How to successfully apply for a job

The Guardian:

You’ve seen your ideal job and got an application form that needs to be filled out. For many filling out the application form can be a daunting task. Don’t be daunted. Read it through slowly and carefully. Chances are it’s not as horrendous as it looks at first viewing. Follow these eight steps to writing successful applications to secure you that all-important job.

1. Read the blurb: An application pack will usually consist of more than just the application form. The original advert, job description, person specification and some background information on the company in question are sometimes included. This is to help you learn about the job and guide you in completing the application correctly. Read enclosures carefully and make sure you understand what is required.

2. Do your research: Read up on the company you’re applying to and research the industry, sector and particular role or function you’re after. Check the company’s website and read the career area so that you can drop jargon words. Never write straight on the application.

3. Answer all the questions: But don’t volunteer information that isn’t asked for. People tend to say things that can then be used as evidence against them. Remember, what employers are doing is checking you off against education, skills and work experience. Don’t add any extra bits of information. It may not be any good. Where a particular question is not relevant to your background or experience, write ‘not applicable’ in the space provided otherwise it’ll look like you’ve either forgotten or not bothered to answer it.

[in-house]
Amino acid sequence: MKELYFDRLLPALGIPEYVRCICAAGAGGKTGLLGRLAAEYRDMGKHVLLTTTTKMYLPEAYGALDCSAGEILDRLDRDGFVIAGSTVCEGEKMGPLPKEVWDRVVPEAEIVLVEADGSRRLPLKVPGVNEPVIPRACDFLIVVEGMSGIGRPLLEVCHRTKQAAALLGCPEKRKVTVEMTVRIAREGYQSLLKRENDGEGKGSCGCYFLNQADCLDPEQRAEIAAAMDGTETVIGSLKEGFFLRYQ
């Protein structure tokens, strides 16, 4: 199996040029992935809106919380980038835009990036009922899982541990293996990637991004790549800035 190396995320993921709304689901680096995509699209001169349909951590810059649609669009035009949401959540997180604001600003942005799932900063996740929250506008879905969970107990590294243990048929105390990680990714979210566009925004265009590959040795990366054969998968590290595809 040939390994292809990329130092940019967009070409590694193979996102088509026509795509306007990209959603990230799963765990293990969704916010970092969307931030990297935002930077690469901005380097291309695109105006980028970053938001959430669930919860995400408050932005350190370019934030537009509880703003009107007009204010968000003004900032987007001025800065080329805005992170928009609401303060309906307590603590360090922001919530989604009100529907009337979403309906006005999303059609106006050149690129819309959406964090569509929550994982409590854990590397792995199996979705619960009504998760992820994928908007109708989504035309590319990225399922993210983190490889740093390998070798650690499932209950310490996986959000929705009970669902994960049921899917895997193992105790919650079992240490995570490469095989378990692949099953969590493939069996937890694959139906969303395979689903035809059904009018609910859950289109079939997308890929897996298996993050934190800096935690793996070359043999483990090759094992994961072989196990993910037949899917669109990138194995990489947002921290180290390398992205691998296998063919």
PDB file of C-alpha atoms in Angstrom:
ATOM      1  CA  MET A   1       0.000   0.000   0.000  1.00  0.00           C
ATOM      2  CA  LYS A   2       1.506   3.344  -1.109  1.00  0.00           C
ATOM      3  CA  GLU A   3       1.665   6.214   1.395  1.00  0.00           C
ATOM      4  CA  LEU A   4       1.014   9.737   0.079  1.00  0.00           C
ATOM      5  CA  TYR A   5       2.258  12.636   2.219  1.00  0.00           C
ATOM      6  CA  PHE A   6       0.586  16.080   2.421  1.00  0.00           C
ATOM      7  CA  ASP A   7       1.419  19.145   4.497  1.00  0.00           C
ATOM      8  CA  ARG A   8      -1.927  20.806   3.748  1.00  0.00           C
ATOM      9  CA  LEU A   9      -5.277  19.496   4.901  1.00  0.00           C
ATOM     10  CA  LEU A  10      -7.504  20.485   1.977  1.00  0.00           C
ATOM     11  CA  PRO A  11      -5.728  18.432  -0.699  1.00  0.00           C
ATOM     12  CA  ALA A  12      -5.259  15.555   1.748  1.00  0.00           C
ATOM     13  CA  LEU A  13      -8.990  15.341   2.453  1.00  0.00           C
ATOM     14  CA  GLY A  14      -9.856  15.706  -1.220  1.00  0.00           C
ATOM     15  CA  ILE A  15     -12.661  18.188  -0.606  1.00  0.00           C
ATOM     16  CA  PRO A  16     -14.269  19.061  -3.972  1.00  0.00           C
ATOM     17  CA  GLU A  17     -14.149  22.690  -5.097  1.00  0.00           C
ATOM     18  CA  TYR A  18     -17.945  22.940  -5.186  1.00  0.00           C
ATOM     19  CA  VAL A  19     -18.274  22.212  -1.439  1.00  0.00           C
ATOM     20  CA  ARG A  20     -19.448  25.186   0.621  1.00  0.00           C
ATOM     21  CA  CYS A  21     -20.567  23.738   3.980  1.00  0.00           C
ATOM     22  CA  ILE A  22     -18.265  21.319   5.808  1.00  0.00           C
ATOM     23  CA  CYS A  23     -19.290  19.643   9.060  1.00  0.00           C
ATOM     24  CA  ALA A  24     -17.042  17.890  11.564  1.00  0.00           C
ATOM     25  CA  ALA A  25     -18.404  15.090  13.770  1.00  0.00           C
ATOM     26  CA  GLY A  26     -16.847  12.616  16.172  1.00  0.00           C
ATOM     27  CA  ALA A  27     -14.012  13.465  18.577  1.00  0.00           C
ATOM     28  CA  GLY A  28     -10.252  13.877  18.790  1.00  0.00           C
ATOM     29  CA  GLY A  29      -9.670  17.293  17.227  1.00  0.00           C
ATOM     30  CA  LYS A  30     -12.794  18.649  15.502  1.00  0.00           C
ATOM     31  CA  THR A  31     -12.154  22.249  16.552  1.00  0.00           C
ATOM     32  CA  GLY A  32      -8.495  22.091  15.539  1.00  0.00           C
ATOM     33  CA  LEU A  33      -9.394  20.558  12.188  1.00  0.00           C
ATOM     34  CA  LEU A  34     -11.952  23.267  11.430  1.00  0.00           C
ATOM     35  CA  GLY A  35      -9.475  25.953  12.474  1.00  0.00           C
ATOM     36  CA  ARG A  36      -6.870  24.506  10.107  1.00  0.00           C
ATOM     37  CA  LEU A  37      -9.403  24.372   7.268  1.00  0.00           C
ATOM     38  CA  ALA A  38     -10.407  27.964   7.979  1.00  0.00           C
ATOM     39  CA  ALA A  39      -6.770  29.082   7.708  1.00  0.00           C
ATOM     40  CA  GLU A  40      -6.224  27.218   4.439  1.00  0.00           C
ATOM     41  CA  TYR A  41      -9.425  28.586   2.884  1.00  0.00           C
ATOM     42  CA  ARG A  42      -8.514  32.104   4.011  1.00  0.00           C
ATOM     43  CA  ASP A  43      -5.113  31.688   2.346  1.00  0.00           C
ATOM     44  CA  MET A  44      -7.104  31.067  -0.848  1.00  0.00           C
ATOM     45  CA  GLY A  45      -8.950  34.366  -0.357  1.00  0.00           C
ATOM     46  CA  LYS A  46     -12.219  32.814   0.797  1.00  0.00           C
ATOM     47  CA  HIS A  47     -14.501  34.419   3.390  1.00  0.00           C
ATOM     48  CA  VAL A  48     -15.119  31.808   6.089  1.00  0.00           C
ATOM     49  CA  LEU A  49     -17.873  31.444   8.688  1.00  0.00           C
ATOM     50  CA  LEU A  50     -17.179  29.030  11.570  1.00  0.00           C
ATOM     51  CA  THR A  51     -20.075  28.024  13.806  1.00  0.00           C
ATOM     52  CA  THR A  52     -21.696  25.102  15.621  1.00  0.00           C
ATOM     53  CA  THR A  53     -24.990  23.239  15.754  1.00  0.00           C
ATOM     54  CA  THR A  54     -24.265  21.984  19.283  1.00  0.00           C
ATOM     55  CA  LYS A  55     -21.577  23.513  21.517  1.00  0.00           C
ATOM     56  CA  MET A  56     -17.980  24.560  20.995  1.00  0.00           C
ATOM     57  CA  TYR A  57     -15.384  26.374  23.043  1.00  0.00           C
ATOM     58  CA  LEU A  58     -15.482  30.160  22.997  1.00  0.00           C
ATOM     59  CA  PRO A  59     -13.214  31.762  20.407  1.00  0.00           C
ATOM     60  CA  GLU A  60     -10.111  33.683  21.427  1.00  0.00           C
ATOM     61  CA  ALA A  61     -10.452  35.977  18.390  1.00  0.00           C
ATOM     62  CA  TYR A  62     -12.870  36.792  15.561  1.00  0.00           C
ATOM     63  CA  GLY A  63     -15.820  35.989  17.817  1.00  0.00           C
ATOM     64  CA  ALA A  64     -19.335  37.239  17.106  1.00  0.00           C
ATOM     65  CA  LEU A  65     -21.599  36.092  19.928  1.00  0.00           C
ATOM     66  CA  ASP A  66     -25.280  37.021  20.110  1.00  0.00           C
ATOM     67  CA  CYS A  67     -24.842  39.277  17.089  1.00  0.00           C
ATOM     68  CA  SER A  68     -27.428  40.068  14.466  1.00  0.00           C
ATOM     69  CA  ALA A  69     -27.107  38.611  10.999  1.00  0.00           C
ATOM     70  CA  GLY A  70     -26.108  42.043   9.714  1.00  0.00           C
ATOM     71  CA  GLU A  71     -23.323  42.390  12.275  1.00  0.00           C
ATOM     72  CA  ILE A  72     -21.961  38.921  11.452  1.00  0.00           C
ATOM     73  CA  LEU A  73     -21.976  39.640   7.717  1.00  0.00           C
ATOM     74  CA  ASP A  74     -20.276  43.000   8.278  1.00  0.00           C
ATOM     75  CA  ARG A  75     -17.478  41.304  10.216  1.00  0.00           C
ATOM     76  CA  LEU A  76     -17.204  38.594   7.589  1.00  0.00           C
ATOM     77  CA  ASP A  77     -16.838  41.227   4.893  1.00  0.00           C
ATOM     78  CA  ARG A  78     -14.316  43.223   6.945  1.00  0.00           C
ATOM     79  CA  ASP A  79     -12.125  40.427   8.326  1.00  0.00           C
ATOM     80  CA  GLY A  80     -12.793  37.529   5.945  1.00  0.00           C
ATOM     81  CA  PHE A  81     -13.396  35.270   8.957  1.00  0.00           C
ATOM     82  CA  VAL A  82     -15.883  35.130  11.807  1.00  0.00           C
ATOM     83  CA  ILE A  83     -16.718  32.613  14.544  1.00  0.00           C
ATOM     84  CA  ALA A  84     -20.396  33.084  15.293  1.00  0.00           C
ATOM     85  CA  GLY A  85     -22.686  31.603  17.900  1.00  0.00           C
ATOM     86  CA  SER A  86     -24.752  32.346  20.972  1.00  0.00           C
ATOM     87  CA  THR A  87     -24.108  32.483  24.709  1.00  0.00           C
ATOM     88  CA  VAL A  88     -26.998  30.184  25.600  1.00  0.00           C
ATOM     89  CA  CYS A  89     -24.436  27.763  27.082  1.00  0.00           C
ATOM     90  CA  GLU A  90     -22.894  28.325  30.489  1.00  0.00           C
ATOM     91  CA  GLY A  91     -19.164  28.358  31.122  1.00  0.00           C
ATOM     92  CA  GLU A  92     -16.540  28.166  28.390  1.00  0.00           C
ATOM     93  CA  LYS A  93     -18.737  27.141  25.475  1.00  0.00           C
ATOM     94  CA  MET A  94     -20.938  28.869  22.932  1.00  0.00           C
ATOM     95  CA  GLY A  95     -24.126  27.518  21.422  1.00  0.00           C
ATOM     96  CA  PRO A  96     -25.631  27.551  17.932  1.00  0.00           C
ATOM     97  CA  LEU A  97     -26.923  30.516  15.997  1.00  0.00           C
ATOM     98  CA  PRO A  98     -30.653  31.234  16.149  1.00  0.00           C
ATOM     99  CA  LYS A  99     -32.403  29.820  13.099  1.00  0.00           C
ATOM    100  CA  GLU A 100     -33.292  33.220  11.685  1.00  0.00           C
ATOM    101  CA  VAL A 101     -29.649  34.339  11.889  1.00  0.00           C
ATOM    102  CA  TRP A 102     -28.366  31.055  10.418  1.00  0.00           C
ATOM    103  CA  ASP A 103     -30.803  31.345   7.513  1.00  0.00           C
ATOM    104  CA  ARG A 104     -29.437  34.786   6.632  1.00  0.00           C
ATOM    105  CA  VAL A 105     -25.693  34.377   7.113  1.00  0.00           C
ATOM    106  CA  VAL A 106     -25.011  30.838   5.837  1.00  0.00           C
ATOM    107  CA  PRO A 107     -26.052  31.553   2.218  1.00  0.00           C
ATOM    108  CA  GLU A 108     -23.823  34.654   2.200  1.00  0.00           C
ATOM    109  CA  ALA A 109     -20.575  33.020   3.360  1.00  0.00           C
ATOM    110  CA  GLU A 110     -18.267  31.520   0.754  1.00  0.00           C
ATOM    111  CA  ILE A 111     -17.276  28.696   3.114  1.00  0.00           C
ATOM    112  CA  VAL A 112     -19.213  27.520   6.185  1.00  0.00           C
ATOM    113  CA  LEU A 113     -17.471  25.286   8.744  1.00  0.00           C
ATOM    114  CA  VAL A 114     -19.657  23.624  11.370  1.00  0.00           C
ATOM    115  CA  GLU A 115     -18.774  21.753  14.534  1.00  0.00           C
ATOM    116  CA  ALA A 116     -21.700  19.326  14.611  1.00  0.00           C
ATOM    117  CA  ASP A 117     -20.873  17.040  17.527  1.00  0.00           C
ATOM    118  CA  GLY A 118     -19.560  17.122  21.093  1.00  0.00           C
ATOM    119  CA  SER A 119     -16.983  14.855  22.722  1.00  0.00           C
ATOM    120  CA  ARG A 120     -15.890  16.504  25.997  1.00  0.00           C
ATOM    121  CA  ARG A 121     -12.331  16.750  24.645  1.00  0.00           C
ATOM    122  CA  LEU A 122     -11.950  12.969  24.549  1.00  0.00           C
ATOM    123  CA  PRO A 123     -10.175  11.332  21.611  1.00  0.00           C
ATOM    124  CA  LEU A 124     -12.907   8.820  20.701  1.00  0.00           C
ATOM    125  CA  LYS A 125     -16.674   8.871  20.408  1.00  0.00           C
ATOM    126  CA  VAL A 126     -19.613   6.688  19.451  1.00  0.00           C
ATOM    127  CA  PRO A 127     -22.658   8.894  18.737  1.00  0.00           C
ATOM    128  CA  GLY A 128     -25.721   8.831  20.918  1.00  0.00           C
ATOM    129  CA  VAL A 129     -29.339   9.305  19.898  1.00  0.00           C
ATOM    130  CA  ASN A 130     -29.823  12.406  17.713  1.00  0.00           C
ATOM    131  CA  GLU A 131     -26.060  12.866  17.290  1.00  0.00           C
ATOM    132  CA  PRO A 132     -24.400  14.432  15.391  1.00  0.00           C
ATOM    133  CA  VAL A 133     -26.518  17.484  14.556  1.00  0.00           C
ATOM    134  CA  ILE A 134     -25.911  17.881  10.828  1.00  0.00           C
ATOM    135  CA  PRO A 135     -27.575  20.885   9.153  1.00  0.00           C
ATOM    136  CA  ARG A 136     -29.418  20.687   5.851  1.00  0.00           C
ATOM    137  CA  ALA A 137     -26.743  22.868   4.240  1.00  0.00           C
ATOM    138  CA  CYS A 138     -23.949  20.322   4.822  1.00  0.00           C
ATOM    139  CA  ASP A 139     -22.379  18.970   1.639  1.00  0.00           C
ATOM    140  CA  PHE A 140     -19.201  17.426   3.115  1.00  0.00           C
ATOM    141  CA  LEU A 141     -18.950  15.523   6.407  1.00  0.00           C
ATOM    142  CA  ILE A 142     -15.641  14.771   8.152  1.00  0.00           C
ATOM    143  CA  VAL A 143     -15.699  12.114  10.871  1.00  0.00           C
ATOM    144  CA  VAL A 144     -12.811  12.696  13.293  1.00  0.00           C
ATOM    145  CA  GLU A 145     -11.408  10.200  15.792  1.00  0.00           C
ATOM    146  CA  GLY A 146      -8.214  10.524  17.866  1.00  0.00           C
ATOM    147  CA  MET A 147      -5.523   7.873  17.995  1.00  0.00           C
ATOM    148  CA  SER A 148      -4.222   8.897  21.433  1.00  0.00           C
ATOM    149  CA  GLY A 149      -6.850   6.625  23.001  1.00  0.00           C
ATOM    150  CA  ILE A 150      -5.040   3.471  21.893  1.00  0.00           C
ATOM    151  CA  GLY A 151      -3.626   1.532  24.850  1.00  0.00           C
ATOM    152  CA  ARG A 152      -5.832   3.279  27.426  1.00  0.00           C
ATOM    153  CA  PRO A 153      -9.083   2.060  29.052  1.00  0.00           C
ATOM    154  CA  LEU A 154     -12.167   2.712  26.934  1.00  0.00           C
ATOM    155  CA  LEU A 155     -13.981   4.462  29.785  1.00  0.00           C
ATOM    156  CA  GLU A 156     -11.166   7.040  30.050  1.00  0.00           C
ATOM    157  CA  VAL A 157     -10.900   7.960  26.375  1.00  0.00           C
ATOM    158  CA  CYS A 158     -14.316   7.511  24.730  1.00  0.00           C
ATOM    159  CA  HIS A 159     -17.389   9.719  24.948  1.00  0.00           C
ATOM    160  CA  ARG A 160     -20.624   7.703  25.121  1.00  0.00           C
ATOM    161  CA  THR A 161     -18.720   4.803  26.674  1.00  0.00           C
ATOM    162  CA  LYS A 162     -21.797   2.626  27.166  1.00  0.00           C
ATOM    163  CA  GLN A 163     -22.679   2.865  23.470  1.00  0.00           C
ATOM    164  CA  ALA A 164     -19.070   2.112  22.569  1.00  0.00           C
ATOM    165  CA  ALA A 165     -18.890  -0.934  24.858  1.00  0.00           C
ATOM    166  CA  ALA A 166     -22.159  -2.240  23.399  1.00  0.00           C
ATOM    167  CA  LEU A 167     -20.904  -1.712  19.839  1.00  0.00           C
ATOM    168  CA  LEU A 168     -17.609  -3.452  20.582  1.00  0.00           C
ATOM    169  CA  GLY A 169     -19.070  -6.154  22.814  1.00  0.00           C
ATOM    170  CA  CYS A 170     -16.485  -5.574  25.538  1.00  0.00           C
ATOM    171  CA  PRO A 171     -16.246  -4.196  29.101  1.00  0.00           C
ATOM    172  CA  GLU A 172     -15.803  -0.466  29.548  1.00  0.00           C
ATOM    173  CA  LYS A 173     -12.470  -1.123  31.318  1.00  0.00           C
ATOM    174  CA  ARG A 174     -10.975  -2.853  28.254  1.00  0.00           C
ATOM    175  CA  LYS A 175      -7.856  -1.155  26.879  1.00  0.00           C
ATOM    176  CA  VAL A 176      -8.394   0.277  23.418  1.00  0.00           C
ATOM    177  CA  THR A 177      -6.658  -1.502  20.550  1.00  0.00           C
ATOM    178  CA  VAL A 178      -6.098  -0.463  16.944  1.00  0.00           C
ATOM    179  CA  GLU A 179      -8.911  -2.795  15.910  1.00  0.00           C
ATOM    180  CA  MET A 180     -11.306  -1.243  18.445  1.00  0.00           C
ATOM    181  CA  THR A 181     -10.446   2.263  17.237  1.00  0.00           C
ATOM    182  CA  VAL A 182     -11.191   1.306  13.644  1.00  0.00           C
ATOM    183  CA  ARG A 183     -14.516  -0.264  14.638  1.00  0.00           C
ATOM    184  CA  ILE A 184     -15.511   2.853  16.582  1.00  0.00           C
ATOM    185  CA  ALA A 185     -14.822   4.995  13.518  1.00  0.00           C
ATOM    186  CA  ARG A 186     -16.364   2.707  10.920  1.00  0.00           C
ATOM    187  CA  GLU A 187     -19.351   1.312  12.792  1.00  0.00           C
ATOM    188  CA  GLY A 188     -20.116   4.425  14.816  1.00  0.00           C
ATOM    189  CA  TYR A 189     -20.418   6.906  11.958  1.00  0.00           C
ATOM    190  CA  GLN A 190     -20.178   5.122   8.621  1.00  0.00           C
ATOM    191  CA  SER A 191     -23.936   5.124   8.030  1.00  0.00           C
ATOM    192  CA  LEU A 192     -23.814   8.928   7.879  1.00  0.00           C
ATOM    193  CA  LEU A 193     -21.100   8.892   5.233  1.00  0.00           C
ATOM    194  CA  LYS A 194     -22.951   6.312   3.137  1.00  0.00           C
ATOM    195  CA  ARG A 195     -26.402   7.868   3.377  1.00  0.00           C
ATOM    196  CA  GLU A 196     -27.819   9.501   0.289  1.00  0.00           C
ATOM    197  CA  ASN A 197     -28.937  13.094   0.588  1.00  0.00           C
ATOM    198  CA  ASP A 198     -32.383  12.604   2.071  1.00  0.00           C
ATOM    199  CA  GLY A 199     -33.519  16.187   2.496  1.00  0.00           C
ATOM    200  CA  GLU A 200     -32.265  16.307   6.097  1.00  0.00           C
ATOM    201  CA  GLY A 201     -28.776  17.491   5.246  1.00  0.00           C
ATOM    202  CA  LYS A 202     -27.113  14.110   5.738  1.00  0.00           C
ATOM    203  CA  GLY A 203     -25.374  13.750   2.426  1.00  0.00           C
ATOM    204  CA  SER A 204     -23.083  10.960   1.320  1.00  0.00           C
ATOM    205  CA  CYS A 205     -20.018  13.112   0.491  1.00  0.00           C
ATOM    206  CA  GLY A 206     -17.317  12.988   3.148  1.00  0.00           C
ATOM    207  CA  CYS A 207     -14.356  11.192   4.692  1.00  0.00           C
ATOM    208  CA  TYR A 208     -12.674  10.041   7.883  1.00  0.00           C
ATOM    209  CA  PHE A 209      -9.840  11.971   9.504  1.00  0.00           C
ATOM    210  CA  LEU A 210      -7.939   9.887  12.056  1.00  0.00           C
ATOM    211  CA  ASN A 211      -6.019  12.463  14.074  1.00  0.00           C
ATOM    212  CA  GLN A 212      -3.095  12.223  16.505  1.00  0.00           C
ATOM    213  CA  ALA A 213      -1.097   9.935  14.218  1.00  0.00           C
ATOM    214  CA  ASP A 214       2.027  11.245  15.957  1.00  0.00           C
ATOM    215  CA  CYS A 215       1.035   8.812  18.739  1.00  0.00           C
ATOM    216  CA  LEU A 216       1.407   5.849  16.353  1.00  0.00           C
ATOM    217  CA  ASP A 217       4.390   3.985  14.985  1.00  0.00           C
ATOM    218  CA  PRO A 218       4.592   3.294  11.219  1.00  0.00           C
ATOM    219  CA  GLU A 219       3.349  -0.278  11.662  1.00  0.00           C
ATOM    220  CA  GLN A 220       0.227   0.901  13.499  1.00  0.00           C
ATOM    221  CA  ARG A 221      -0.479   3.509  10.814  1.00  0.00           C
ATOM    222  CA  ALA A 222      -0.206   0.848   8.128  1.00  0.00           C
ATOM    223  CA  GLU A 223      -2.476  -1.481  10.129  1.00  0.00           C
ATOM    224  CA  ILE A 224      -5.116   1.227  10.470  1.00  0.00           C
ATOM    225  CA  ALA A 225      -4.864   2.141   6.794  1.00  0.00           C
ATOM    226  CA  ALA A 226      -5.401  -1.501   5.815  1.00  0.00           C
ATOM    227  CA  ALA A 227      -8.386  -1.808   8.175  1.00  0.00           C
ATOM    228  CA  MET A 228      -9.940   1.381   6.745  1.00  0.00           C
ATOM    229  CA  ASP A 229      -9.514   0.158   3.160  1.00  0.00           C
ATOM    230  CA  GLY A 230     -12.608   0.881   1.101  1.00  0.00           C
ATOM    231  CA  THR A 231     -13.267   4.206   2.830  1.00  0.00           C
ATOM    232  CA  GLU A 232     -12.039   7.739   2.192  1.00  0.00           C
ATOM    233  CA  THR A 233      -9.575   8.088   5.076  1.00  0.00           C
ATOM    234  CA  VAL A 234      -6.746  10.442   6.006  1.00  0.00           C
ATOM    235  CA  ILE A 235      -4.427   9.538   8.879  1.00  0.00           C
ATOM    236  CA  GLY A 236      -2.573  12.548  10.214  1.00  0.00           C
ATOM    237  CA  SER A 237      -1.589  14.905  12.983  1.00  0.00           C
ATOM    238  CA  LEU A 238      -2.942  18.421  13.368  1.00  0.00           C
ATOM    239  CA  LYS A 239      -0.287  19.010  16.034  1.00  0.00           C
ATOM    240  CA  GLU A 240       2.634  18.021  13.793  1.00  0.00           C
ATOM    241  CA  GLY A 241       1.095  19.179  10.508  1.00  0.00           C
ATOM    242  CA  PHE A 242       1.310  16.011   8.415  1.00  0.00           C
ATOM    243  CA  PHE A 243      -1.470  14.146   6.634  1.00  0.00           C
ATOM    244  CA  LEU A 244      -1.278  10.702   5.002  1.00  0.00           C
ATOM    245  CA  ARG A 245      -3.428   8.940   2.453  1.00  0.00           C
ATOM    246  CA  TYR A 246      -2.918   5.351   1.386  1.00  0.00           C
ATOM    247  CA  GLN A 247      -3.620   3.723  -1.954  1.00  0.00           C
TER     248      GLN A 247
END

4. Use the right keywords: There are clues in the advert, job description and person specification as to what the employer wants. If they ask for someone who’s a dynamic team leader or works on their own initiative, give appropriate examples of when you last did those things using the given key words.

5. Take time to consider the personal statement: Application forms are by their nature uniform documents but the personal statement is there for you to set yourself apart from the crowd and sell yourself. Address each point in the person specification faithfully but stay focused. Don’t write a novel. You are likely to succeed by offering more evidence that you have the skills and qualities the employer is looking for. The worst thing to do is to write a personal statement that anybody could write. Bring the dry factual sections of your application to life by elaborating on key relevant points. Inject a hint of personality into your personal statement. Don’t give standard responses or rehash old forms. Approach it afresh and think laterally.

6. Choose appropriate referees: This will nearly always be your current employer or a lecturer from university. Ask before using someone as a referee. That way, they won’t be taken off guard when they’re approached by the company and will be more inclined to give a considered and comprehensive appraisal of your work.

7. Treat online forms the same as hard copy: Be aware that in an electronic format an optic eye scans for keywords. This means it’s even more important to make sure that you’re mentioning words out of the advert or job spec because that’s going to get you to the top.

8. Do a final check: Ensure that there are no spelling mistakes or grammatical errors. Keep it concise and avoid repetition. Use examples. When finished, read it and ask yourself, would you consider it if it appeared on your desk?